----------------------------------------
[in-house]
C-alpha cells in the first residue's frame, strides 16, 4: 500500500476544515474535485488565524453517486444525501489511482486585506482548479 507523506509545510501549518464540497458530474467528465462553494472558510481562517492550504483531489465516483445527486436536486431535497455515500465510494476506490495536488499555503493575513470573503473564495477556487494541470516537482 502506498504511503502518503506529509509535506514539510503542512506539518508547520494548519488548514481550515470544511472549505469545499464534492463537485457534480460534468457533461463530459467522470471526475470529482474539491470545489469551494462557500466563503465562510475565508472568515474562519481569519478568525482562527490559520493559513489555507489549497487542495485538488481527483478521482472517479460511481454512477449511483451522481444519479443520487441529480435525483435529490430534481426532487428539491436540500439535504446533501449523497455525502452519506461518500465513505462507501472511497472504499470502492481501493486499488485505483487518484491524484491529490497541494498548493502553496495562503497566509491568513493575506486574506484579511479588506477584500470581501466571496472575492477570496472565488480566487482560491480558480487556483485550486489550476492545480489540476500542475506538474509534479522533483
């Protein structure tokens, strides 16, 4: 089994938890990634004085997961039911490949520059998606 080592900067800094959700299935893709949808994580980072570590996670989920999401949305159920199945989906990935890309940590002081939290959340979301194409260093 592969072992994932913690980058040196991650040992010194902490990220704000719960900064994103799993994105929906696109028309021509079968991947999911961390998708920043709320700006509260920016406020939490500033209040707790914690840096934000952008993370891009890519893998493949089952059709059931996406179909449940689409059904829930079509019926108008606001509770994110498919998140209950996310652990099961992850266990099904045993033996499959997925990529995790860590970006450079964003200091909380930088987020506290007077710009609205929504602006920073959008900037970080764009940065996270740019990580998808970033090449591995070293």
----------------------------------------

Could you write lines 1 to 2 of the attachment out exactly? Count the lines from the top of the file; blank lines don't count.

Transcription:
[in-house]
C-alpha cells in the first residue's frame, strides 16, 4: 500500500476544515474535485488565524453517486444525501489511482486585506482548479 507523506509545510501549518464540497458530474467528465462553494472558510481562517492550504483531489465516483445527486436536486431535497455515500465510494476506490495536488499555503493575513470573503473564495477556487494541470516537482 502506498504511503502518503506529509509535506514539510503542512506539518508547520494548519488548514481550515470544511472549505469545499464534492463537485457534480460534468457533461463530459467522470471526475470529482474539491470545489469551494462557500466563503465562510475565508472568515474562519481569519478568525482562527490559520493559513489555507489549497487542495485538488481527483478521482472517479460511481454512477449511483451522481444519479443520487441529480435525483435529490430534481426532487428539491436540500439535504446533501449523497455525502452519506461518500465513505462507501472511497472504499470502492481501493486499488485505483487518484491524484491529490497541494498548493502553496495562503497566509491568513493575506486574506484579511479588506477584500470581501466571496472575492477570496472565488480566487482560491480558480487556483485550486489550476492545480489540476500542475506538474509534479522533483